Bless those who persecute you.  Bless and do not curse.  Rejoice with those who rejoice; weep with those who weep.  Live in harmony with one another.  Do not be proud, but enjoy the company of the lowly.  Do not be conceited.  (BSB)

Live in harmony.  Don't be proud.  If a cop asks you to do something, do it.  If you're a cop, and you've no specific reason to be questioning a black man, leave him alone.

As for Crutcher and Scott, if these guys were white, how many of their defenders would merely consider their refusal to cooperate with the police more belligerence than persecution?  And how many cops go out of their way to kill black men?  Is this really an activity that police officers plot?  Have you ever met a cop who enjoyed shooting people, let alone killing somebody, no matter their skin color?

I'm sorry that Terence Crutcher and Keith Scott were killed. I'm sorry that the cops who killed them felt like they had to shoot.  I'm sorry for all four families involved.  I'm sorry that so many Americans consider these tragedies proof that a vile conspiracy of police brutality pervades law enforcement.  I'm sorry that some cops seem to be more trigger-happy than others.  I'm sorry that they don't perfectly execute every single traffic stop and investigation.  I'm truly sorry.

But do you know something?  Proportionately, considering the percentage of black men in America, and comparing that to the number of people cops shoot, black men die by cops in higher numbers than white men.  After five Dallas cops were ambushed earlier this summer, I wrote about how it appears as though there's something going on with this situation between black men and cops, but all we know right now are the numbers.  And they appear to indicate that, to a certain degree, the folks in Group 3 have a point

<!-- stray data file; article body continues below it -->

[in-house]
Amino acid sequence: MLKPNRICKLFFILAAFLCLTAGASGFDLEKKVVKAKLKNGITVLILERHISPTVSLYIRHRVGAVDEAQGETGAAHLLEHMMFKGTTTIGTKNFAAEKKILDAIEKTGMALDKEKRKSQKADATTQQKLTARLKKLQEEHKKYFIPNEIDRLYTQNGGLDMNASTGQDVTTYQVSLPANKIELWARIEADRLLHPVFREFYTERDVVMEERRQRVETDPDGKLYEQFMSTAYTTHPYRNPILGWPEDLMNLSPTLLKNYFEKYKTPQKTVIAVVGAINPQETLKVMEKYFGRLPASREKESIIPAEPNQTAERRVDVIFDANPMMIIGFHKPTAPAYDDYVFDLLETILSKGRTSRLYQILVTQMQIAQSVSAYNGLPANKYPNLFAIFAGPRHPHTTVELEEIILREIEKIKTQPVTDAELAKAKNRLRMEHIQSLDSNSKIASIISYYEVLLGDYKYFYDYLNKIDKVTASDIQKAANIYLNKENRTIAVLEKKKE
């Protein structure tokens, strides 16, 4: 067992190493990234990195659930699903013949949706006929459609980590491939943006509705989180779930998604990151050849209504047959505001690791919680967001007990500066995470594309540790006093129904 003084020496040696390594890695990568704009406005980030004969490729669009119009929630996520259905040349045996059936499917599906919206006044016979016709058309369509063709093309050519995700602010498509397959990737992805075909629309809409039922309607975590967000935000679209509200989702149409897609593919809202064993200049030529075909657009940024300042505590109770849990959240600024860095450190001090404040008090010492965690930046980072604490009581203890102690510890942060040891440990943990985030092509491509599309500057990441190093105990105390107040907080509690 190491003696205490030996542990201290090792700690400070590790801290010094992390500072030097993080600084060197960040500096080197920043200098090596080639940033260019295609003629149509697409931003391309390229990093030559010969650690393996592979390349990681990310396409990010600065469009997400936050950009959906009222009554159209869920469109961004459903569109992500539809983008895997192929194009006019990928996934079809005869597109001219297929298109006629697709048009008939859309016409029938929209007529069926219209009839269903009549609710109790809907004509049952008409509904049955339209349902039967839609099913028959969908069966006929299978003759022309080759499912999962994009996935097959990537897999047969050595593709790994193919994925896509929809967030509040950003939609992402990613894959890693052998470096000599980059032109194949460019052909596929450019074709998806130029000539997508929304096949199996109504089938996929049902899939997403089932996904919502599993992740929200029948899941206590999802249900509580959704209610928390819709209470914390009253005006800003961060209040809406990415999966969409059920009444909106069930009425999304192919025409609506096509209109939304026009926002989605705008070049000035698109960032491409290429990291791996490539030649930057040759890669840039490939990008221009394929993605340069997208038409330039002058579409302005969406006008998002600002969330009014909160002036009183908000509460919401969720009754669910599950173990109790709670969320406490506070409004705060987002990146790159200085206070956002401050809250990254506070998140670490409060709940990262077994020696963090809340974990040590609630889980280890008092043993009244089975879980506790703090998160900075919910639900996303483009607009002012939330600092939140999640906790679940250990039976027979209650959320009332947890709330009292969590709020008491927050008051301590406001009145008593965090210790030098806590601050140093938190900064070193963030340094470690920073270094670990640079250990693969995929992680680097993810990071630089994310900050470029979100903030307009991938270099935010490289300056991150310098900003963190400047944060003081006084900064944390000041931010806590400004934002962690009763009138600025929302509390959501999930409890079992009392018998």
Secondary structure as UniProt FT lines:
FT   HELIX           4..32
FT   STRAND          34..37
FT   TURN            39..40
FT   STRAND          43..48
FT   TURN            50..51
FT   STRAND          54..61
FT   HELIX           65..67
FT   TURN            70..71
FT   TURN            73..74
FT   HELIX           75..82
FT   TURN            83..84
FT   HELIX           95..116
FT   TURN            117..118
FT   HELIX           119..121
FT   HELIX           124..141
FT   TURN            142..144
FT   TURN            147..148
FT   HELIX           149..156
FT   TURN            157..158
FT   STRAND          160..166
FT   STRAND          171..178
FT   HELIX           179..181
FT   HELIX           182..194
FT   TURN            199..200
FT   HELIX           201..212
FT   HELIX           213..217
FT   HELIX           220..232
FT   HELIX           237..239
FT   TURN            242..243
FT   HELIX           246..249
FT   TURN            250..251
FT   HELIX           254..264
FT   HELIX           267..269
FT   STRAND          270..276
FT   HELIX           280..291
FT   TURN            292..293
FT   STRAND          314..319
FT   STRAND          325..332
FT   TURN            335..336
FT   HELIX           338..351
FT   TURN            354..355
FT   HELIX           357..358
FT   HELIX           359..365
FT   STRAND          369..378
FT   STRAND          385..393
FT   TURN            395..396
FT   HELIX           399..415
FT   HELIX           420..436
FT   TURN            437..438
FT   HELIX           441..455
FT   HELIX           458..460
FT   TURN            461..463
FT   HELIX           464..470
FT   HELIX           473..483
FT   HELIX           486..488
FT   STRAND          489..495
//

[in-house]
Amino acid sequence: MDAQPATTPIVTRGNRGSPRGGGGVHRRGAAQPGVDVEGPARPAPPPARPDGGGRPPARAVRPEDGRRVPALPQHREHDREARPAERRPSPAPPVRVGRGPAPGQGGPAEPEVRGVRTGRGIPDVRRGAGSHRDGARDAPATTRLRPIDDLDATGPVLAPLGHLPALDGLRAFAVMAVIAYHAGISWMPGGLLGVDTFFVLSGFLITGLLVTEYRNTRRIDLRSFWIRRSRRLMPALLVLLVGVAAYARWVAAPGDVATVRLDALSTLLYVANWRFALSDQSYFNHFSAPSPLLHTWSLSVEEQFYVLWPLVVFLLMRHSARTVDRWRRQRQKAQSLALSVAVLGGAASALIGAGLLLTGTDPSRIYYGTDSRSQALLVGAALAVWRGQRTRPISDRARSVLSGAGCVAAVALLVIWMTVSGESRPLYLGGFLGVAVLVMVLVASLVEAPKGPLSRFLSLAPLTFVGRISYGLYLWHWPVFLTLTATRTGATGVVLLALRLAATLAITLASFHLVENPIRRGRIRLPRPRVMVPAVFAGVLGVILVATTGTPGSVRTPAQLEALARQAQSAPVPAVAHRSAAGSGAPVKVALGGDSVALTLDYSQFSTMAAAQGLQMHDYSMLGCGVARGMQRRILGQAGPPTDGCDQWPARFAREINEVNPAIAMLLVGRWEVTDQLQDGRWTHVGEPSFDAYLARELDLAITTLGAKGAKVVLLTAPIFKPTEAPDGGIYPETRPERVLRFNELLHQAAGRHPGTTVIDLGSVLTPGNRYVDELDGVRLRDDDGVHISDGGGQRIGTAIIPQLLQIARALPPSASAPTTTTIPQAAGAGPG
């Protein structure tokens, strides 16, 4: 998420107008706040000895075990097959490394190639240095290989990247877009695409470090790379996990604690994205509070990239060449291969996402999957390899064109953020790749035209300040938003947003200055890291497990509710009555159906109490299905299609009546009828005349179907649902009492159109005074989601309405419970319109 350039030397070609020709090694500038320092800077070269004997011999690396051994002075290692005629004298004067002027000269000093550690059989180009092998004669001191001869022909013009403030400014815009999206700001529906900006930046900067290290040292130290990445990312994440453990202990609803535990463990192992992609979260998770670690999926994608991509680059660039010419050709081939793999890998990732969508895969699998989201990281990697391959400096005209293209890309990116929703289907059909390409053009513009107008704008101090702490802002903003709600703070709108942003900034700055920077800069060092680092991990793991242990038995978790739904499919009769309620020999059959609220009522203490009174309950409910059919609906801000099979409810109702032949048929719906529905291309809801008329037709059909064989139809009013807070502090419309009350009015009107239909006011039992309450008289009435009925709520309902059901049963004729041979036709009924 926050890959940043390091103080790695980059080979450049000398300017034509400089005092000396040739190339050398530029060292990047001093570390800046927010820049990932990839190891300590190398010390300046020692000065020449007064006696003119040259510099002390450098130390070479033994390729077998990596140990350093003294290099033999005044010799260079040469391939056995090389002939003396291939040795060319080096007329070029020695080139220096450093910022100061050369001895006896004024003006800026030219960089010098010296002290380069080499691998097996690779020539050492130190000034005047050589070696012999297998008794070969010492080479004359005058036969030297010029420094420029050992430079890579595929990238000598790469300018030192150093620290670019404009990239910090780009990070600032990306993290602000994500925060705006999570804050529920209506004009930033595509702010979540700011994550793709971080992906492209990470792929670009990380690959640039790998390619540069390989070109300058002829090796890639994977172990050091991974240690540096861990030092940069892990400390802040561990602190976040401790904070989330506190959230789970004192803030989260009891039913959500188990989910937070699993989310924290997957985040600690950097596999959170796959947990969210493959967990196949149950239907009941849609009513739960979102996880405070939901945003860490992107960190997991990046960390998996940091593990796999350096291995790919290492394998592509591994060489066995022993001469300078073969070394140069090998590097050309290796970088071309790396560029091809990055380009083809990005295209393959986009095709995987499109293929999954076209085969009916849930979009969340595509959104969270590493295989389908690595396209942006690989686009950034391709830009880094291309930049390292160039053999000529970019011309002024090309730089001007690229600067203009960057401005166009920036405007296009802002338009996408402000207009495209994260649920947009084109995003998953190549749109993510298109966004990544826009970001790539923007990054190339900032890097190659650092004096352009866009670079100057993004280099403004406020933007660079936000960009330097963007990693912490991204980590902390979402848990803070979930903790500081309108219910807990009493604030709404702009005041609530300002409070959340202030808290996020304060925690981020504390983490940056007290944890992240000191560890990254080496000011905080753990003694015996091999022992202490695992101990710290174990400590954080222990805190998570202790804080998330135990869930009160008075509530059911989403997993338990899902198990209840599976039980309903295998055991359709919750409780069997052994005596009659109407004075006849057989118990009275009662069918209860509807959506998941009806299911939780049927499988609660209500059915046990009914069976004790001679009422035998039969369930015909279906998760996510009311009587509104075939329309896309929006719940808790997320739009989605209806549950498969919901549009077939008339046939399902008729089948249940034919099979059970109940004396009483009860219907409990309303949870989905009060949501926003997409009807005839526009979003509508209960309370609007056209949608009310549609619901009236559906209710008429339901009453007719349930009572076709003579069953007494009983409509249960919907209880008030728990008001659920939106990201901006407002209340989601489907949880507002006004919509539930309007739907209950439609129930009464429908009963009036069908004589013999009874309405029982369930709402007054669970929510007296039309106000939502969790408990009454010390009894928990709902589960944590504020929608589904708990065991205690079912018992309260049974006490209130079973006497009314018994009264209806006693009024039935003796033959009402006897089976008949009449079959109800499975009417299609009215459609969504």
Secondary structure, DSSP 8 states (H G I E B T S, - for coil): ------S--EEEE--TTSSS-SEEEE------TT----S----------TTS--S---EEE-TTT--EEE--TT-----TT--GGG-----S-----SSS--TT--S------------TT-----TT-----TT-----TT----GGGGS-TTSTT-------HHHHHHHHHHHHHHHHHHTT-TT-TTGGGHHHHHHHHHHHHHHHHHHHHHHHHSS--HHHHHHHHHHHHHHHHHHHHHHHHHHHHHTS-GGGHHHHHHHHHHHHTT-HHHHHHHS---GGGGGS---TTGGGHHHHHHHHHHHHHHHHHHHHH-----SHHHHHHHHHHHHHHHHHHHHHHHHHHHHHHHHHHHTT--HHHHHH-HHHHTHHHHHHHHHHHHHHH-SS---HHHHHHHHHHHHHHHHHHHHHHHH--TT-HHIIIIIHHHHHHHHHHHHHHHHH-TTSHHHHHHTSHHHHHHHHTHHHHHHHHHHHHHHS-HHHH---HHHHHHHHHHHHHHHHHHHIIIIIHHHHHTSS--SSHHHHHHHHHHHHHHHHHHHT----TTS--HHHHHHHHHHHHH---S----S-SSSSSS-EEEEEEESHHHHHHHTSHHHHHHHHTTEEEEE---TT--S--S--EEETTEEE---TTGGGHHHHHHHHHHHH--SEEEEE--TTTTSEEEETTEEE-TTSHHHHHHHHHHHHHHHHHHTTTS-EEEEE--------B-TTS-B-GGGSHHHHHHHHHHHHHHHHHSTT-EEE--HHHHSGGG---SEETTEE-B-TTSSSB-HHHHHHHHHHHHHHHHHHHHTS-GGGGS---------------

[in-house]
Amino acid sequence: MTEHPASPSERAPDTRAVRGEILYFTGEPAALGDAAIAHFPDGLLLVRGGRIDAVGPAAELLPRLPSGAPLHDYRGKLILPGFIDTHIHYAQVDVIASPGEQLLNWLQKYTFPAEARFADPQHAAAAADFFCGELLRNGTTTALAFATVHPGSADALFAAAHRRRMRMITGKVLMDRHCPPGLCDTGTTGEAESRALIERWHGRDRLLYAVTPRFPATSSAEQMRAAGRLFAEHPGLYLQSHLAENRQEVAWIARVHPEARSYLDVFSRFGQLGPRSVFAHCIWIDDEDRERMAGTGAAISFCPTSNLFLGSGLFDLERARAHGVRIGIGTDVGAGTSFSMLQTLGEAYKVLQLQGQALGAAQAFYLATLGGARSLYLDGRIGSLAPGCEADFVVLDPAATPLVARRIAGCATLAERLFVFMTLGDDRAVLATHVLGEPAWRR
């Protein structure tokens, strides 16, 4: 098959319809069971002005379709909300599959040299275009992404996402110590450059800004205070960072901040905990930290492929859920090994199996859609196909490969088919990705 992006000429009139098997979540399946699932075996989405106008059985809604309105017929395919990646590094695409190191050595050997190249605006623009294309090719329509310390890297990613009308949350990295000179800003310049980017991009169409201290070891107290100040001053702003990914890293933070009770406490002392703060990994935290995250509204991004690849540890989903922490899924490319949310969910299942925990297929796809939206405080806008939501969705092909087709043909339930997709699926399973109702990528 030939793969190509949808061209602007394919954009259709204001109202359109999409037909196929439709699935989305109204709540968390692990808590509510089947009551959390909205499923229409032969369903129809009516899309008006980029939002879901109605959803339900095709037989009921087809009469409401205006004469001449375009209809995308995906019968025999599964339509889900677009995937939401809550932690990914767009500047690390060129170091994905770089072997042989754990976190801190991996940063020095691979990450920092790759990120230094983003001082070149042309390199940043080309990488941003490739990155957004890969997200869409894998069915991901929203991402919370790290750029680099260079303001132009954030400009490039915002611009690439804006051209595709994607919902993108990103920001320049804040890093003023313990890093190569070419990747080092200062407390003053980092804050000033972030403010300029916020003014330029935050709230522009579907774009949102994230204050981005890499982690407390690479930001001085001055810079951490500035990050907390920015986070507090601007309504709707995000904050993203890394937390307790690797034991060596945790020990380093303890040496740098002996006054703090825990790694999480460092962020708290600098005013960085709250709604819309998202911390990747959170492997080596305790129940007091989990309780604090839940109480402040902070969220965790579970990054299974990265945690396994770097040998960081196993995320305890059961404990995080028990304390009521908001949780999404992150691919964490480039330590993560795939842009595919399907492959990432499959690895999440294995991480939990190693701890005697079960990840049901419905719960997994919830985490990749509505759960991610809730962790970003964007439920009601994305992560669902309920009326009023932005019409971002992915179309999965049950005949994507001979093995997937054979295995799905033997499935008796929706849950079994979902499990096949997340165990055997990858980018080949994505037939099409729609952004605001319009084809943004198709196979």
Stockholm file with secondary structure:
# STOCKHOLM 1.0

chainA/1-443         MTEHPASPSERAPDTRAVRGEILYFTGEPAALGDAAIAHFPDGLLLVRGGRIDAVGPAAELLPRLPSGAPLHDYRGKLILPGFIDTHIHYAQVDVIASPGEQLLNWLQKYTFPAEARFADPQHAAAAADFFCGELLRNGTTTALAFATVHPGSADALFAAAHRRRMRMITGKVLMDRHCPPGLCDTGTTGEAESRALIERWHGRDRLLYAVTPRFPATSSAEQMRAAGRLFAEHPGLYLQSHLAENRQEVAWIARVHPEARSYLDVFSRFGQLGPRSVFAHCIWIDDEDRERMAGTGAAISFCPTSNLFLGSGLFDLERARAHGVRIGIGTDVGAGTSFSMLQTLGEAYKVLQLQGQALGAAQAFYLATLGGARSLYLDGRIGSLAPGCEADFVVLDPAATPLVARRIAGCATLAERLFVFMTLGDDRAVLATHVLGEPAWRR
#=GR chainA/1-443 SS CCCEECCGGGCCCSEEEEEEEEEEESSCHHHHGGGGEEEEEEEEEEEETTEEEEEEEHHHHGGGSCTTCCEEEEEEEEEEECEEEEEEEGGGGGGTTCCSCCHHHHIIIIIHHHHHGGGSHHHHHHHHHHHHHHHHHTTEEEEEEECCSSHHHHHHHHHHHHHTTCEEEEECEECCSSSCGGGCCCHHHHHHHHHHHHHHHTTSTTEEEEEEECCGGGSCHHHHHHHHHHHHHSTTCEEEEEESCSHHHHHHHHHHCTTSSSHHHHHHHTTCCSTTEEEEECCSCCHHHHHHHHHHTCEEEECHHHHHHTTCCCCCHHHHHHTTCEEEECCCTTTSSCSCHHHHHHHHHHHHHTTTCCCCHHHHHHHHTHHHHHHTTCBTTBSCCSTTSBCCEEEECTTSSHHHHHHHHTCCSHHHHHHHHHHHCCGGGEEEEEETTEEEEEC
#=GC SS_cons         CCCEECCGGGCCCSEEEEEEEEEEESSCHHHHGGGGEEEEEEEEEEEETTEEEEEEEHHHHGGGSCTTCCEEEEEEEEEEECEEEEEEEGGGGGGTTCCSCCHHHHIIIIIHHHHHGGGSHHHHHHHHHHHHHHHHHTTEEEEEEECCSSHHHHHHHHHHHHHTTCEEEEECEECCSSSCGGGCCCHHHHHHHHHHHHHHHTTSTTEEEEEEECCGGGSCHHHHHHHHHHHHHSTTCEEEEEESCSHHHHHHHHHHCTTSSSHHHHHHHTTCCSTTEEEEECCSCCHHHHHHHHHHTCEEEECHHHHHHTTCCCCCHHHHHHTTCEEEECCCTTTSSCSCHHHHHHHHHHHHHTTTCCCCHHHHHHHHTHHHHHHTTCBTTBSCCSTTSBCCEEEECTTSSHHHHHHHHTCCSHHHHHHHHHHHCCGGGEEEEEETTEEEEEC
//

Nevertheless, pandering to platitudes and glossing over the facts will not reveal truth.  Ignoring the commands of cops will still likely get you killed.  Do black men ignore cops more than white men do?  Do cops feel more justified shooting a belligerent black man than a white man?  Does their definition and tolerance of "belligerence" vary by race?  Does the violence that wells up within the black community whenever a black man is shot have more to do with latent anger over other issues that have little to do with police brutality?  Is it just the trauma of a cop shooting that provides a tipping point?

These are the types of questions many whites in Group 2 are asking.

Some people - especially in groups 1, 3, and 5 - think we know the answers to questions like these.  But do we really?

We won't know for sure as long as we focus on emotion instead of facts.
_____

PS:  I tried to share this viewpoint of mine on a Facebook thread today regarding the Tulsa shooting.  This is how one young African-American replied to me:  Tim You are ignorant to African-American daily life. YOU ARE BLINDED BY WHITE PRIVILEGES, you'll never see the world we as BLACK MEN in America do, you should spend more time reading and shutting tf up instead of spreading your unwarranted opinions on a post that calls for empathy. And you wonder why we have a race problem, white men won't STFU and listen to the victims of these HIDEOUS AND DEPLORABLE crimes, instead "let's look at the facts" BITCH LOOK AT HUMANITY.